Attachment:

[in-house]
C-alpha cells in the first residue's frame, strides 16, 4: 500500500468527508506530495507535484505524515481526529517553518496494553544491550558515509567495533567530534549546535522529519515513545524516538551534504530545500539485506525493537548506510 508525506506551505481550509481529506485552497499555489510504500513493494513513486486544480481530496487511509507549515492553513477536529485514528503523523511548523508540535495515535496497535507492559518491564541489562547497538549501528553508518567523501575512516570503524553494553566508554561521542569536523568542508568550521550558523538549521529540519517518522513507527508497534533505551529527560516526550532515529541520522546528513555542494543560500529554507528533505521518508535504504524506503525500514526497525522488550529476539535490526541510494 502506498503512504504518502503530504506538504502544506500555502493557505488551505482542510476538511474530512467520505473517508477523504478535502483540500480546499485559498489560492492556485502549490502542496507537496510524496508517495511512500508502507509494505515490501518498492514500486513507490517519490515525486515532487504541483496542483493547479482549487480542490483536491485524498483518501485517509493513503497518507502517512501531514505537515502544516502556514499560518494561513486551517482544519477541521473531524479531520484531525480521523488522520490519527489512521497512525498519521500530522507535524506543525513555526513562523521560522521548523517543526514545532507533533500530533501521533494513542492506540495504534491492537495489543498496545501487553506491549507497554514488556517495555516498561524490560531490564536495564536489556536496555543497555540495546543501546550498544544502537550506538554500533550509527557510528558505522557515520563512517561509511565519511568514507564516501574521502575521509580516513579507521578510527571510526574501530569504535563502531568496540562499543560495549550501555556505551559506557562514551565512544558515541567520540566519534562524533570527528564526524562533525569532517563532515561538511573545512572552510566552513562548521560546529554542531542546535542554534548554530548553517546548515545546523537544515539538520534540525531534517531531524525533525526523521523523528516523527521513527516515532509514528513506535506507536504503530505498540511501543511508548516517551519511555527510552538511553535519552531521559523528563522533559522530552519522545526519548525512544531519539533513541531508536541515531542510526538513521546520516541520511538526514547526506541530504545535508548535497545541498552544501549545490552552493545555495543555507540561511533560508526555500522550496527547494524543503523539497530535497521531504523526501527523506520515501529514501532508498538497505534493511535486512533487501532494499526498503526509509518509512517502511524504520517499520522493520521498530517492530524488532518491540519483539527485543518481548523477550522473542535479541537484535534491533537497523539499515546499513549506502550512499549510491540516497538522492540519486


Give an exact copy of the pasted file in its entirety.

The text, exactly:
[in-house]
C-alpha cells in the first residue's frame, strides 16, 4: 500500500468527508506530495507535484505524515481526529517553518496494553544491550558515509567495533567530534549546535522529519515513545524516538551534504530545500539485506525493537548506510 508525506506551505481550509481529506485552497499555489510504500513493494513513486486544480481530496487511509507549515492553513477536529485514528503523523511548523508540535495515535496497535507492559518491564541489562547497538549501528553508518567523501575512516570503524553494553566508554561521542569536523568542508568550521550558523538549521529540519517518522513507527508497534533505551529527560516526550532515529541520522546528513555542494543560500529554507528533505521518508535504504524506503525500514526497525522488550529476539535490526541510494 502506498503512504504518502503530504506538504502544506500555502493557505488551505482542510476538511474530512467520505473517508477523504478535502483540500480546499485559498489560492492556485502549490502542496507537496510524496508517495511512500508502507509494505515490501518498492514500486513507490517519490515525486515532487504541483496542483493547479482549487480542490483536491485524498483518501485517509493513503497518507502517512501531514505537515502544516502556514499560518494561513486551517482544519477541521473531524479531520484531525480521523488522520490519527489512521497512525498519521500530522507535524506543525513555526513562523521560522521548523517543526514545532507533533500530533501521533494513542492506540495504534491492537495489543498496545501487553506491549507497554514488556517495555516498561524490560531490564536495564536489556536496555543497555540495546543501546550498544544502537550506538554500533550509527557510528558505522557515520563512517561509511565519511568514507564516501574521502575521509580516513579507521578510527571510526574501530569504535563502531568496540562499543560495549550501555556505551559506557562514551565512544558515541567520540566519534562524533570527528564526524562533525569532517563532515561538511573545512572552510566552513562548521560546529554542531542546535542554534548554530548553517546548515545546523537544515539538520534540525531534517531531524525533525526523521523523528516523527521513527516515532509514528513506535506507536504503530505498540511501543511508548516517551519511555527510552538511553535519552531521559523528563522533559522530552519522545526519548525512544531519539533513541531508536541515531542510526538513521546520516541520511538526514547526506541530504545535508548535497545541498552544501549545490552552493545555495543555507540561511533560508526555500522550496527547494524543503523539497530535497521531504523526501527523506520515501529514501532508498538497505534493511535486512533487501532494499526498503526509509518509512517502511524504520517499520522493520521498530517492530524488532518491540519483539527485543518481548523477550522473542535479541537484535534491533537497523539499515546499513549506502550512499549510491540516497538522492540519486